CT developers have tried for years to find the perfect balance between speed and power. But their vision for a device that could combine both was limited by existing technology. The new generation of dual-source CT (DSCT) scanners may have taken a major step toward solving the speed-power conundrum.
Rather than achieving faster scanning by adding additional detector rows, DSCT instead uses two x-ray tubes and two detector arrays in one gantry, mounted at 90° angles. The result is a system that can take accurate images of the heart without the use of beta-blockers; differentiate between vasculature, bone, and soft tissue; and offer patients who might have previously been ineligible for CT -- such as obese individuals or those with arrhythmia -- access to CT technology.
"The vast majority of CT exams can be done perfectly well on 16-slice. But if you want to do coronary CT and are trying to run a full CT schedule, dual-source will solve a lot of problems."
-- Dr. William Muhr, South Jersey Radiology Associates, Voorhees, NJ
There's a price for all this performance. DSCT can cost about twice as much as a 64-slice CT unit. Is it worth it? The answer is yes, if a facility wants to step up its coronary workflow, according to Dr. William Muhr, a staff radiologist at South Jersey Radiology Associates in Voorhees, NJ.
"The CT slice wars have been geared to coronary imaging, no doubt about it," Muhr said. "Short of coronary scans, the vast majority of CT exams can be done perfectly well on 16-slice. But if you want to do coronary CT and are trying to run a full CT schedule, dual-source will solve a lot of problems."
To date, DSCT's benefits have been shown primarily in imaging the heart, one of the most challenging parts of the body to image accurately due to the need to manage patients' heart rates with beta-blockers and thus reduce image artifacts. DSCT's temporal resolution is 83 msec per slice, compared to about 160 msec on a 64-slice CT unit -- and with the use of multisector reconstruction algorithms, the resolution can be reduced even further, to 42 msec. DSCT can acquire a cardiac image in a breath-hold of five to six seconds, rather than the 10 seconds a 64-slice system requires.
This speed allows doctors to image patients without having to lower their heart rates with beta-blockers, which is good news for patients who can't handle the drugs, such as those with hypotension, asthma, or mild forms of heart failure. DSCT also allows for imaging patients with irregular heart rates, since the better temporal resolution produces motion-free images regardless of the cardiac phase, according to Dr. U. Joseph Schoepf, an associate professor of radiology and medicine at the Medical University of South Carolina (MUSC) in Charleston. Schoepf's facility began using DSCT in October of last year.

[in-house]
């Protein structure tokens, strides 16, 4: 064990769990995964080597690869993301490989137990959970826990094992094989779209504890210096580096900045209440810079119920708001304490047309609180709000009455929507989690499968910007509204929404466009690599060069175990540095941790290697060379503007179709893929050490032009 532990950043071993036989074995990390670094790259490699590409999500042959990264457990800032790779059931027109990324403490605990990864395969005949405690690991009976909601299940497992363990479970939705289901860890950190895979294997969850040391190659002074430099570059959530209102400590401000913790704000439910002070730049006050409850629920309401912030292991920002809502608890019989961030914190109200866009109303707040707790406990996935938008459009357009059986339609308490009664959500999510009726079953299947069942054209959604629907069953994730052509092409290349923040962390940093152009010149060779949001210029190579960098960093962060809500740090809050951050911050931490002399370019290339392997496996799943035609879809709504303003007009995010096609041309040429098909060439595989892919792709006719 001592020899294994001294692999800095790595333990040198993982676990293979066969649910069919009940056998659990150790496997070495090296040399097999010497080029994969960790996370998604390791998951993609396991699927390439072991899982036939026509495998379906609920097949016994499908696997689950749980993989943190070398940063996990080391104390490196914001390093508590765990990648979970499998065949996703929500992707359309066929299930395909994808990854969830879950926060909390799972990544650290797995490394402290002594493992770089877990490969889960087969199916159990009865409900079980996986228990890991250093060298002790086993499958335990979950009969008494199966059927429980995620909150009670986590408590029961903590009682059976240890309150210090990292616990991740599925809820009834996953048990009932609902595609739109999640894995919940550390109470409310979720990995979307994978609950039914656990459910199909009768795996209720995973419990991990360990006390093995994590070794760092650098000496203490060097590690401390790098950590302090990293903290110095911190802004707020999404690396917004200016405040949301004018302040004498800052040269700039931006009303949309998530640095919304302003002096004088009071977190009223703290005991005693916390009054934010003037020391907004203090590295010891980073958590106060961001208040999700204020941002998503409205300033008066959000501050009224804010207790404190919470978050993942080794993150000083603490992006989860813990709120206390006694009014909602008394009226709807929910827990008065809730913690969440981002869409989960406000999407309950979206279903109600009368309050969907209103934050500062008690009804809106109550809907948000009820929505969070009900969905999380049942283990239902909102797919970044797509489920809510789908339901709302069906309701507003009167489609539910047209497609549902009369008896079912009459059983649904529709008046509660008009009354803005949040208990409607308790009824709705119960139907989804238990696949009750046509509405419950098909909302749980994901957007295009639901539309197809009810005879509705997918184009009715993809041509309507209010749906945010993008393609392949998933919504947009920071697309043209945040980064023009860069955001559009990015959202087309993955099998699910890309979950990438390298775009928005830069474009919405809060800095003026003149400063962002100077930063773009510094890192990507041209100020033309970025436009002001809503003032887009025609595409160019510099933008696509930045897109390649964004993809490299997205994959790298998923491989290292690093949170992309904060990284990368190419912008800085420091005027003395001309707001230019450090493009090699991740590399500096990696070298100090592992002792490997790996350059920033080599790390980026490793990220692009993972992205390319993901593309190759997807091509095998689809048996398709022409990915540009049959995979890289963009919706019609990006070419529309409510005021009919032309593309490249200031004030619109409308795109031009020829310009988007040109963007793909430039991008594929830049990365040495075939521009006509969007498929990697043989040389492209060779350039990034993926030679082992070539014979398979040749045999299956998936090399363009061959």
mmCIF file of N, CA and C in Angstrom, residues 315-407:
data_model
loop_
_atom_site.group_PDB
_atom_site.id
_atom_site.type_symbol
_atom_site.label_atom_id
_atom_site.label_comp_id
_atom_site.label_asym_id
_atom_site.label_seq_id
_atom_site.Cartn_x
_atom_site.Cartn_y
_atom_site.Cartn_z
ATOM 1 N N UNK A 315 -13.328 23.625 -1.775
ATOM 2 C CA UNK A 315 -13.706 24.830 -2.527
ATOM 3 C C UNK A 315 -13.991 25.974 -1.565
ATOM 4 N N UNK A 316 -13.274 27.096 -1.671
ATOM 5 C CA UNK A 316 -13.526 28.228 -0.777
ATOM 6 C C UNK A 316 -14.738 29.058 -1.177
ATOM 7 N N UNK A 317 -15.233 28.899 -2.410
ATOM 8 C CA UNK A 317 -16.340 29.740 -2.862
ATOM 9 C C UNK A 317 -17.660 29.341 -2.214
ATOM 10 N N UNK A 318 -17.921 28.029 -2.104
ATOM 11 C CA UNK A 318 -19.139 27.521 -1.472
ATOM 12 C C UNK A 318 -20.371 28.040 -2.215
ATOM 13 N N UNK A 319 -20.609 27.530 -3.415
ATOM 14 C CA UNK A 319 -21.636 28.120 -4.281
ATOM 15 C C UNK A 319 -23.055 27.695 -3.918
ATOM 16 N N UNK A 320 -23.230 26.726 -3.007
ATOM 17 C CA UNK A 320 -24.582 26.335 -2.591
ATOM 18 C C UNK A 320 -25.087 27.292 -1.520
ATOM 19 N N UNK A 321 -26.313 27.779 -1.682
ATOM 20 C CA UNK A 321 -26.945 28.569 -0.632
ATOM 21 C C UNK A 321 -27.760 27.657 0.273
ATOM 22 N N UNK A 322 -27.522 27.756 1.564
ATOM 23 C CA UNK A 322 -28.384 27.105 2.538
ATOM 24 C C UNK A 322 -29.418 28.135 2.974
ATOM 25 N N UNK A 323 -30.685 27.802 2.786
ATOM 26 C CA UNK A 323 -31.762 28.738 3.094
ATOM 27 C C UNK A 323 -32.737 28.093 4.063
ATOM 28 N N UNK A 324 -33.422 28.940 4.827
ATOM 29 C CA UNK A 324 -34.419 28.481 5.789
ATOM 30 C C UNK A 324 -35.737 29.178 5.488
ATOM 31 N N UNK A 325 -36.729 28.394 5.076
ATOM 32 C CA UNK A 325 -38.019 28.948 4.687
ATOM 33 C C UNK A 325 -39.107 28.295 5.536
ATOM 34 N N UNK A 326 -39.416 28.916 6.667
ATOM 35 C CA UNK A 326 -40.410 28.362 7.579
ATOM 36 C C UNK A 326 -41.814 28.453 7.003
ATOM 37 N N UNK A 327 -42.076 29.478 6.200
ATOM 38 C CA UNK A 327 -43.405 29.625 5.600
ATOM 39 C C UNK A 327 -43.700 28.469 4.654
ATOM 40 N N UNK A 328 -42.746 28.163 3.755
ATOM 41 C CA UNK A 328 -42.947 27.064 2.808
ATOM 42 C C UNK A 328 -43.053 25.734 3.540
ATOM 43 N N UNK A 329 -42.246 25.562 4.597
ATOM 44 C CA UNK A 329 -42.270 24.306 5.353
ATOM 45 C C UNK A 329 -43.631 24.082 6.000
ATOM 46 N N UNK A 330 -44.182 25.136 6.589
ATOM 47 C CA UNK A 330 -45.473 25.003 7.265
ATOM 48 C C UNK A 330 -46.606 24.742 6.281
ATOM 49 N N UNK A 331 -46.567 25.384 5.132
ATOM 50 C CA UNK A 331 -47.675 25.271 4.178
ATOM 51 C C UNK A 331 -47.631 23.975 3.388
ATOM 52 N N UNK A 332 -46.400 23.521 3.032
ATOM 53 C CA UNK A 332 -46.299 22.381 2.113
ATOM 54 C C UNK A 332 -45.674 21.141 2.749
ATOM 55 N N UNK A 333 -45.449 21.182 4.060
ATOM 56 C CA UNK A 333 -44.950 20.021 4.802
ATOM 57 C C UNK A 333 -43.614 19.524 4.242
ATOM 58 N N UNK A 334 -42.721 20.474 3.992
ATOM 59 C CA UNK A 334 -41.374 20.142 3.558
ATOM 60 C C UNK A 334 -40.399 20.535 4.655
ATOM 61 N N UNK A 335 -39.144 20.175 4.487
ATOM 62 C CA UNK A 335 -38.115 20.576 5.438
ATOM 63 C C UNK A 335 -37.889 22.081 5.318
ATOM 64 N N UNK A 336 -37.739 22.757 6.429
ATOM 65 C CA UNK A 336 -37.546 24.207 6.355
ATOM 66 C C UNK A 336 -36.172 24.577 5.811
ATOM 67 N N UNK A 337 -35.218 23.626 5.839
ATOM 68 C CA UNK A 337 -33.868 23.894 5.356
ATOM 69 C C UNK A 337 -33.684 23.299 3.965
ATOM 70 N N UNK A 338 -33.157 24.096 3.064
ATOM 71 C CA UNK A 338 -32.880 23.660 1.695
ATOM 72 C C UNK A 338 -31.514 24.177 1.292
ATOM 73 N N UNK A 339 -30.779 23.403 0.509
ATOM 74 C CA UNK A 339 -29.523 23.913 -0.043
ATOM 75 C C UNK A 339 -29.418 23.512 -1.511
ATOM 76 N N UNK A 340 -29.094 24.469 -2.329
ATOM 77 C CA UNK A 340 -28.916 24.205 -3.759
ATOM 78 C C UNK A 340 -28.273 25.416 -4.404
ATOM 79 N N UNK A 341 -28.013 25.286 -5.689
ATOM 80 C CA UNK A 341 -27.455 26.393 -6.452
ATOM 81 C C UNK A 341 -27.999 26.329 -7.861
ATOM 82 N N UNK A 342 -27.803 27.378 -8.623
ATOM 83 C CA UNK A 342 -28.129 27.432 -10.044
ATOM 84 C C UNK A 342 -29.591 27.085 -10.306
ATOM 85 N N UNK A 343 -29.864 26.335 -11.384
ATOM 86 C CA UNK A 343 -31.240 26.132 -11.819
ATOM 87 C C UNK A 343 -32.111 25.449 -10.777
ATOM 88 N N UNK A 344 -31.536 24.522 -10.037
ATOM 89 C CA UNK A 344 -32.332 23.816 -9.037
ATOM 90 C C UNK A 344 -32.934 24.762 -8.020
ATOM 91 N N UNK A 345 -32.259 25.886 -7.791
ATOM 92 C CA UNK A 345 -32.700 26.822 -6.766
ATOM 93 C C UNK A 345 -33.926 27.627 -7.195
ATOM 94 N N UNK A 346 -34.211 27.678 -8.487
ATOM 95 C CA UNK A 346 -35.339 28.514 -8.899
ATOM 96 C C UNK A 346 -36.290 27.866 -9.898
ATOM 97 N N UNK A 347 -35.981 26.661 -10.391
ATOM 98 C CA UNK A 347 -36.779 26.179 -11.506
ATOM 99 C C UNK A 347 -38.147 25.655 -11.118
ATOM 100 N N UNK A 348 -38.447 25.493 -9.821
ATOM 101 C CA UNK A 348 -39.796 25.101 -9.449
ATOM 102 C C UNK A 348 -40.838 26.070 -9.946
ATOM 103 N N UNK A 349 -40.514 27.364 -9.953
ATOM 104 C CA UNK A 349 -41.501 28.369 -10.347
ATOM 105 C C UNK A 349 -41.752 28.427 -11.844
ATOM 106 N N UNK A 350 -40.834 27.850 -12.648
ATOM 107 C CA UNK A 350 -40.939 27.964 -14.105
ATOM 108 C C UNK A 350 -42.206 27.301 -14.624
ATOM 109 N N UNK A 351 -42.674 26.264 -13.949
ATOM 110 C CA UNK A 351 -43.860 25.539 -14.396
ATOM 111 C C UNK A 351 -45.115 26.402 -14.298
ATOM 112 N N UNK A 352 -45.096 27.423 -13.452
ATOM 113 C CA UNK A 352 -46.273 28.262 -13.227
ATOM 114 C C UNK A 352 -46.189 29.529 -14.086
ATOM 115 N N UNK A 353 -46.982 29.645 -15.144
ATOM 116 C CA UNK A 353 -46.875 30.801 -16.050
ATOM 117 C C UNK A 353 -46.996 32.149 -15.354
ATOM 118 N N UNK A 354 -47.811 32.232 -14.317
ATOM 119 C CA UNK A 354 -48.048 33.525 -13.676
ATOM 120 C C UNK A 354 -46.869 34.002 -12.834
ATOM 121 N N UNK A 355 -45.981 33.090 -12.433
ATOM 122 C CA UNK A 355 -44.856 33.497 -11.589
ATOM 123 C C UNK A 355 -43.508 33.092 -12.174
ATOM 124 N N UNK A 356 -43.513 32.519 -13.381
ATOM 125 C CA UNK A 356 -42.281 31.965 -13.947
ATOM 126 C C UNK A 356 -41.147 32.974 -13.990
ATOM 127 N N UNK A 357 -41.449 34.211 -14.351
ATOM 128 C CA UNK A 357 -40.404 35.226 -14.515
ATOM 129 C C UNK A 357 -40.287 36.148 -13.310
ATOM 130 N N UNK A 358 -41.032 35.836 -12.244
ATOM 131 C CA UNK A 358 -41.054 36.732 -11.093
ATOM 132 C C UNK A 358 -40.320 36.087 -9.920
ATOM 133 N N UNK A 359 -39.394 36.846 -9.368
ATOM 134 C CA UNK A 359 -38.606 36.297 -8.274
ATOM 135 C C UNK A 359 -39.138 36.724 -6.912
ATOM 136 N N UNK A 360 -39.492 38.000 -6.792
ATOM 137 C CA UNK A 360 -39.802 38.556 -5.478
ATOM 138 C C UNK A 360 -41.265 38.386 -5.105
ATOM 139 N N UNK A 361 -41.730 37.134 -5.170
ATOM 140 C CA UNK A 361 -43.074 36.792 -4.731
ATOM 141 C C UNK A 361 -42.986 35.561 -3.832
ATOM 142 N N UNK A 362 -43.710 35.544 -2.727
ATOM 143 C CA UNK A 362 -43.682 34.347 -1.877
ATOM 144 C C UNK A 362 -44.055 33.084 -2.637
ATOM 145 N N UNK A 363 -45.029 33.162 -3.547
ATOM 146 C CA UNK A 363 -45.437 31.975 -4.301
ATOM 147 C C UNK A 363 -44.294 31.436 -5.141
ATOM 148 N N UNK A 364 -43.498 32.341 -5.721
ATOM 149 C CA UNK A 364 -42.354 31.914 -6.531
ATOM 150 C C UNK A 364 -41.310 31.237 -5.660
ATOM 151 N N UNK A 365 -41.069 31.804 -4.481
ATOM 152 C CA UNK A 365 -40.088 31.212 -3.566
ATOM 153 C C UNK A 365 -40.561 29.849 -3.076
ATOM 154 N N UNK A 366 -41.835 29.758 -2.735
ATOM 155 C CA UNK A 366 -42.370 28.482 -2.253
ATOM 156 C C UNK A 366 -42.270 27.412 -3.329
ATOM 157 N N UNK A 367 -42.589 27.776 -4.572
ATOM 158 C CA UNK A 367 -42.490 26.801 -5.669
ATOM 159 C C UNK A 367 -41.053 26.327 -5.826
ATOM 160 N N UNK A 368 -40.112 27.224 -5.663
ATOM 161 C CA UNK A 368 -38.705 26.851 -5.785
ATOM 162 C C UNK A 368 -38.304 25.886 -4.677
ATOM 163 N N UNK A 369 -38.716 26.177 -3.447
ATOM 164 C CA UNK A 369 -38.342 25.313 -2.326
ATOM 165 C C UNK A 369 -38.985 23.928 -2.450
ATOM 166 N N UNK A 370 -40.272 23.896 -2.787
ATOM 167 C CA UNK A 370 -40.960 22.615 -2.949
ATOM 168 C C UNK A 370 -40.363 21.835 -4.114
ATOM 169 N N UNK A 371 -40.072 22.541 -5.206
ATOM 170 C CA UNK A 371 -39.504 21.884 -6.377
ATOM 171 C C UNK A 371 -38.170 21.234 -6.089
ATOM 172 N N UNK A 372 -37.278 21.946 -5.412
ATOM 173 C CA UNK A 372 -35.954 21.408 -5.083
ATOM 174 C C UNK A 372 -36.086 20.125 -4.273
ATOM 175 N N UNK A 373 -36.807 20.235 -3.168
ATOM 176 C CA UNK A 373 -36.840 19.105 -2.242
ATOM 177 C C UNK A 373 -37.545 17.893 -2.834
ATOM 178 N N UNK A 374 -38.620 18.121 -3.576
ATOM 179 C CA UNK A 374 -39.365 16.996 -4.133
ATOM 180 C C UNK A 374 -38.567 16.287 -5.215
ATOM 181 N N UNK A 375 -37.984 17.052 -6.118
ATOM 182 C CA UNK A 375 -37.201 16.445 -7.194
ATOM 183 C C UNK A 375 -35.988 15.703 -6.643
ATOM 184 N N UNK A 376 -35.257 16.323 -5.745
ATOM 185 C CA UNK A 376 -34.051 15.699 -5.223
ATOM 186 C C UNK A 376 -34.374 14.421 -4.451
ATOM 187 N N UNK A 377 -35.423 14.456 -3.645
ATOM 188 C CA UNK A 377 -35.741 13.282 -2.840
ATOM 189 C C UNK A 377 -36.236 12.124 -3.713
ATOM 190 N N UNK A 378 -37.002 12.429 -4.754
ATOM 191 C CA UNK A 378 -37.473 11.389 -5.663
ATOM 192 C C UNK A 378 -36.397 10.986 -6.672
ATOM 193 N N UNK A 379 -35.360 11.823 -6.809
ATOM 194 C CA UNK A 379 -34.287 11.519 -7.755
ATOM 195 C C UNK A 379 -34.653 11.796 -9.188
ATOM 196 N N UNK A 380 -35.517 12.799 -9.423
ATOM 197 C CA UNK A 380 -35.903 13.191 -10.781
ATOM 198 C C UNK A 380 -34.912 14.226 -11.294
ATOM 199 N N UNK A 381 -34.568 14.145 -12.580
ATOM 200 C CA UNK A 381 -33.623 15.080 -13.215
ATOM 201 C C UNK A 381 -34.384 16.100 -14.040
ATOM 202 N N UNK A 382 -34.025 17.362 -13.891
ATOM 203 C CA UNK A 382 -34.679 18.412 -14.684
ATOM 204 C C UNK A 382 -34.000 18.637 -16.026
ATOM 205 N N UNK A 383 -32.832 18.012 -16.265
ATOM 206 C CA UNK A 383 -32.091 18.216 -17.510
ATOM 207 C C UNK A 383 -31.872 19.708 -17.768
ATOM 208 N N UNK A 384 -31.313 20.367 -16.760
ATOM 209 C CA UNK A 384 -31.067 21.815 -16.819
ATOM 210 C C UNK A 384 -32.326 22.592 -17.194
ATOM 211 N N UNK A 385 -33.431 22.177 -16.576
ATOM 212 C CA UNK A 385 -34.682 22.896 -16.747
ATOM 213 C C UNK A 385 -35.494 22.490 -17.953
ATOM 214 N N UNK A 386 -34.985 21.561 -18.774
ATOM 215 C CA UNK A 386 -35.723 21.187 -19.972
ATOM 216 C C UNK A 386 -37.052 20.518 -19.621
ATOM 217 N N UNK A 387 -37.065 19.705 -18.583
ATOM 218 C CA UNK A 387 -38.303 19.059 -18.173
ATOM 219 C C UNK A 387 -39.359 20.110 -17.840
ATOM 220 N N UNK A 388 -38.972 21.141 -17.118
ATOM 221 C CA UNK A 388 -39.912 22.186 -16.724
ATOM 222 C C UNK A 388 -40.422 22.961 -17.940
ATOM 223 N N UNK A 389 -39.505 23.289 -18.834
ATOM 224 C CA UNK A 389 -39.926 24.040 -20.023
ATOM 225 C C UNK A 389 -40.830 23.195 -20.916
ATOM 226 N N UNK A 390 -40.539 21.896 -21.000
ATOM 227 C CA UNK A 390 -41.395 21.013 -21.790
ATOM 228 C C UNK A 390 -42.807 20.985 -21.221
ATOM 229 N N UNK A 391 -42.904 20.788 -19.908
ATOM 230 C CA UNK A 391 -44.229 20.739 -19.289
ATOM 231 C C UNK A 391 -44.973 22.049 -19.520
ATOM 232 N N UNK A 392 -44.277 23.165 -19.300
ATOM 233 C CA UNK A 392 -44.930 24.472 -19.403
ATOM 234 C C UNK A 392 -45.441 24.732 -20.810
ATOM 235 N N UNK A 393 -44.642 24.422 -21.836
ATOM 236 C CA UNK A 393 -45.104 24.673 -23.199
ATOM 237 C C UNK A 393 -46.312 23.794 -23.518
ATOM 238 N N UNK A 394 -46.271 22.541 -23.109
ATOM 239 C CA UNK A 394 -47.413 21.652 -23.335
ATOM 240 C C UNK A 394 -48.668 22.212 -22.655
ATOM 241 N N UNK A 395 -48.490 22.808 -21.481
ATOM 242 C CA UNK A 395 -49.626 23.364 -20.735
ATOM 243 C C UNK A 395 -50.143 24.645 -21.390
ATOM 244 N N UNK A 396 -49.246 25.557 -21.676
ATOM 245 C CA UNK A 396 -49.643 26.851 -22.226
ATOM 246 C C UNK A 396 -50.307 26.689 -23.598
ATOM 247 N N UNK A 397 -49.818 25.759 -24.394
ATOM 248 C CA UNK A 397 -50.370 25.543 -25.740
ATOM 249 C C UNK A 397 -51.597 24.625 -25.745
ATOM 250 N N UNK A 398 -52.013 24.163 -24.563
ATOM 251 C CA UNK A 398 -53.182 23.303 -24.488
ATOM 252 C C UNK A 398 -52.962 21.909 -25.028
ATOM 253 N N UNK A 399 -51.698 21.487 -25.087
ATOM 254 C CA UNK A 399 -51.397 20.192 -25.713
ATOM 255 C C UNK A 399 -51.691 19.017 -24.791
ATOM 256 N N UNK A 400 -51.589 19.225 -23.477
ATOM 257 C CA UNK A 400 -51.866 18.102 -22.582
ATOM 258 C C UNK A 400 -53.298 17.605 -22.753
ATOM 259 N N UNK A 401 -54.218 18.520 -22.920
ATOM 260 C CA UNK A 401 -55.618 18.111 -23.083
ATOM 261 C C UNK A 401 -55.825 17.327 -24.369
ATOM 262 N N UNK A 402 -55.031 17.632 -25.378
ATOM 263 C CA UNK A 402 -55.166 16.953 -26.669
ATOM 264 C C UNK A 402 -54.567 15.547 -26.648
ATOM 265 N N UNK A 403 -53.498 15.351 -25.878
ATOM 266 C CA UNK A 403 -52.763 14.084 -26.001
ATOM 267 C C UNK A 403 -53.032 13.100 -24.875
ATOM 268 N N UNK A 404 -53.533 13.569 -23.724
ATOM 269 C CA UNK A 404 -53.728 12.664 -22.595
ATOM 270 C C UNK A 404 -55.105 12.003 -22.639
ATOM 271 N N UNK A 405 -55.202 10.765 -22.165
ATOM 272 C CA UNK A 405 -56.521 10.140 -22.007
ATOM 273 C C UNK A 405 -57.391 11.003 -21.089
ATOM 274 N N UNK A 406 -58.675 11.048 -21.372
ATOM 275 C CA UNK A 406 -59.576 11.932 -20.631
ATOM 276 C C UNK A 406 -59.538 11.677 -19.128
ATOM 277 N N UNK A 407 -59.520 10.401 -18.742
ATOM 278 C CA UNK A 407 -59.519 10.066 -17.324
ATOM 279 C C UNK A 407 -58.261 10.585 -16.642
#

"We had a guy come in within the first few days our DSCT unit was up and running, a fellow radiologist in his 40s, with chest pain, shortness of breath," he said. "He was on the table, ready for the exam with a nice and slow heart rate in the sixties. When the contrast was administered, he panicked, and his heart rate shot up to 140 beats per minute. But we still got beautiful diagnostic images. Once I saw that, I thought, let's just drop the beta-blockers."
MUSC has subsequently stopped using beta-blockers entirely for patients undergoing coronary CT angiography (CTA) with DSCT.
"With the DSCT unit, our cardiac exams take about 10 to 15 minutes from the time the patient arrives in the radiology department."
-- Dr. Ahmed Farag, Lake Forest Hospital, Lake Forest, IL
Not only can DSCT rapidly produce diagnostic images of the heart, it can help ease workflow as well, according to Dr. Ahmed Farag, vice chairman of the department of radiology at Lake Forest Hospital in Lake Forest, IL. The facility's DSCT unit went live in January, and is the only CT device in the hospital.
"One of the key issues for us in choosing to install DSCT was throughput," Farag said. "With a 64-slice CT scanner, we would have to monitor patients once they'd been given the beta-blockers, and wait until their heart rates were low enough to scan. Sometimes it could take as long as an hour and a half, with the patient on the table. With the DSCT unit, our cardiac exams take about 10 to 15 minutes from the time the patient arrives in the radiology department."